Liability

Liability refers to the legal responsibility one party has for another’s injuries.

Negligence

Negligence is a lack of reasonable care to prevent harm to others. To be proven, the plaintiff must prove that the defendant had a responsibility or duty to avoid harm that was breached, and that the breach was the cause of harm.

No-Fault

The term “no-fault” usually refers to car accidents in personal injury cases. In Pennsylvania, every driver is required to hold a certain level of personal injury insurance (making it a “no-fault state”). In a traffic accident, regardless of who is actually at fault, each party can receive compensation for medical expenses, lost wages, and other damages from their insurers. However, depending on the extent of injuries and type of insurance coverage, a party can sometimes seek further compensation from a driver who is at fault.

Pain and Suffering

The term “pain and suffering” is the combined emotional and physical damage of an injury. This may include literal physical pain, permanent or temporary physical disabilities or limitations, depression, anxiety, emotional trauma, or other problems. It can be difficult to come up with a dollar figure for compensation for pain and suffering, and the judgments are usually somewhat subjective.

Partial Disability

Partial disability is any disability preventing an employee from doing their job at 100 percent capacity.

Personal Injury

Personal injury refers to an injury to a person (mind or body), contrasted with damage to property.

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Plaintiff

The plaintiff is the person bringing the case against the defendant, typically the injured party or someone acting on behalf of the injured party.

Prayer for Relief

The “prayer for relief” is a request from the plaintiff that usually appears at the end of a court filing. It outlines what actions they wish for the court to take, such as what damages they think should be awarded.

Settlement

A settlement is an agreement that both parties come to in order to resolve a lawsuit, usually for a certain amount of money.

Statute of Limitations

There are restrictions on how long after an injury someone can file a lawsuit in civil court. That limit is called the statute of limitations, and in Pennsylvania, it is two years after the injury (for personal injury lawsuits).

Strict Liability

The term “strict liability” (sometimes called absolute liability) refers to legal responsibility for harm, regardless of whether negligence can be proven. For example, if a pharmaceutical company produces defective medicine, those seeking damages from the medicine’s ill effects would only need to prove that the product caused harm and would not need to prove that there was negligence.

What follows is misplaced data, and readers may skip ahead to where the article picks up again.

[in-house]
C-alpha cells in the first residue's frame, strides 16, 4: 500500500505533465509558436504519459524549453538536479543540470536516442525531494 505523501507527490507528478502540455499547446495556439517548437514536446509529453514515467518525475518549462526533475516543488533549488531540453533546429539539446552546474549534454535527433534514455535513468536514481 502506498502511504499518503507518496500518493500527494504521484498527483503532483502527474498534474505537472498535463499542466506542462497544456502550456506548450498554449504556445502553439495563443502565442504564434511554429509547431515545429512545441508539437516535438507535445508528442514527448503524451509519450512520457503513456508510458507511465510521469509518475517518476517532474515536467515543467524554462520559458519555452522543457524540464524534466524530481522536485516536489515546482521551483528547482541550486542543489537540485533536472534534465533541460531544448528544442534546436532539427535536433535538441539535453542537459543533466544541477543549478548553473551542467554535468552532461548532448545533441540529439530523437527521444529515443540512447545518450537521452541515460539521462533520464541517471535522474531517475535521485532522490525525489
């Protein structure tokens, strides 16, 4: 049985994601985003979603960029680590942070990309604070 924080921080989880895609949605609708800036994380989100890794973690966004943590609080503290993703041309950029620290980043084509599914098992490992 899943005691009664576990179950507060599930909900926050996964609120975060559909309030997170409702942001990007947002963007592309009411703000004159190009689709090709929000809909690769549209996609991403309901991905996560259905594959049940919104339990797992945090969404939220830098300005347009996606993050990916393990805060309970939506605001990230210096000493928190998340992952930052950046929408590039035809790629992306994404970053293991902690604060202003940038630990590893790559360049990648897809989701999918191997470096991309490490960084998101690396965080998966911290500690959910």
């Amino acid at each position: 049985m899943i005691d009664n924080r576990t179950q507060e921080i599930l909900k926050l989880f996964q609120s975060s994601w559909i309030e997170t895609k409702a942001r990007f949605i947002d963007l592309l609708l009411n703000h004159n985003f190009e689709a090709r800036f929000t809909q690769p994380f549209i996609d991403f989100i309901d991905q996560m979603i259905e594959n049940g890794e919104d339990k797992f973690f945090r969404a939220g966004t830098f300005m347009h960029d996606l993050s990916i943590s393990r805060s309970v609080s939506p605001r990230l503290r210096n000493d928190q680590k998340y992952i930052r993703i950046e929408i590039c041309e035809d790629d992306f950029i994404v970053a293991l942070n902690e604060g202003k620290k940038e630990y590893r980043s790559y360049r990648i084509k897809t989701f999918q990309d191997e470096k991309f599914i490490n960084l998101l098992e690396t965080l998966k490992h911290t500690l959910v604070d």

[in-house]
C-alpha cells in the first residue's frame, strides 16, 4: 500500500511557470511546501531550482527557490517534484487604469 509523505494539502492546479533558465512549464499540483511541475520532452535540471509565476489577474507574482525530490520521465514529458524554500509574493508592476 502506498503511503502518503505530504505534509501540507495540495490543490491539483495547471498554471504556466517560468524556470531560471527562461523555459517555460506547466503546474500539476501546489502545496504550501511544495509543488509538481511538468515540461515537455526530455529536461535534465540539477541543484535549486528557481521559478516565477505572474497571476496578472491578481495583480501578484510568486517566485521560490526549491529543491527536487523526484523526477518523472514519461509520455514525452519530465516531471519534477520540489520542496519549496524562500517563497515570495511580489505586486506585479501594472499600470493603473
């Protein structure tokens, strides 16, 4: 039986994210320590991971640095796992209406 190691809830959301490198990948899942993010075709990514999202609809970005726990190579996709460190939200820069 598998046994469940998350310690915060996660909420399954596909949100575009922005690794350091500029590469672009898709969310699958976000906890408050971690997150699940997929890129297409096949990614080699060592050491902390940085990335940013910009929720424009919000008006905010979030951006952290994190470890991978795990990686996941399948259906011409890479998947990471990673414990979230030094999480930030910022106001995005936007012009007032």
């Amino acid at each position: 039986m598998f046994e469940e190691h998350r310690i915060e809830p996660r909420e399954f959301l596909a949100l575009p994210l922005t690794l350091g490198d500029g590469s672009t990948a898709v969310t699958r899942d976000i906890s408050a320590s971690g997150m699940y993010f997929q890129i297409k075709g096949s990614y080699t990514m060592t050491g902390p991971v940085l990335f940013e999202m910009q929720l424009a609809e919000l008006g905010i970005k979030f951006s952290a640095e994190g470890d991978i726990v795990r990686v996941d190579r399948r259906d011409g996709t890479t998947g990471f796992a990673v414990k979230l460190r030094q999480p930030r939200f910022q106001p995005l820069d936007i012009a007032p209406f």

Tort and Intentional Tort

A wrongful act resulting in harm to someone else (when the victim can claim compensation in a civil court) is referred to as a tort. An intentional tort refers to when the tort does not result from unintentional negligence and was an intentional act meant to harm another.

Threshold of Proof

The threshold of proof refers to the level of evidence and certainty necessary to win a case (the level to meet the burden of proof). In some cases, this threshold is lower than others. Criminal cases must be proven beyond a reasonable doubt, but for civil cases, the threshold is based on the preponderance of evidence. That means the case is won by whichever party presents more convincing evidence.

Trespass

Trespassing is entering someone’s land or property without the right or permission to do so. It is illegal, so owners of that property usually have very little responsibility for those who are injured during the act of trespassing. However, there are exceptions to this rule, such as if the trespasser injured is a child or if trespassing has been tolerated in the past or the property has an abnormally dangerous feature.

Verdict

A verdict is a final decision on a case, as determined by a jury or judge.

Wrongful Death

Wrongful death refers to a lawsuit filed against a legal entity (either a company or an individual) for someone’s death due to wrongful behavior or negligence. These suits are usually filed by loved ones of the deceased and aim to obtain damages for pain and suffering, lost earnings, funeral expenses, medical bills, and other damages.

Get Help for Personal Injuries

This is, unfortunately, an incomplete list of terms that victims of personal injuries need to consider. An experienced Lancaster County attorney can help guide injured persons through the difficult process of navigating the legal system and make sure they get the compensation they deserve. Contact the offices of Going and Plank for a free consultation from an experienced personal injury lawyer.

If you enjoy learning legal terms, check out these blogs from Going and Plank:

These Bankruptcy Terms can be Confusing

Business Law – Common Legal Terms

Estate Planning: Legal Terms You Need to Know

Divorce: Learn the Legal Terms

Workers’ Comp Legal Terms

DUI and ARD Terms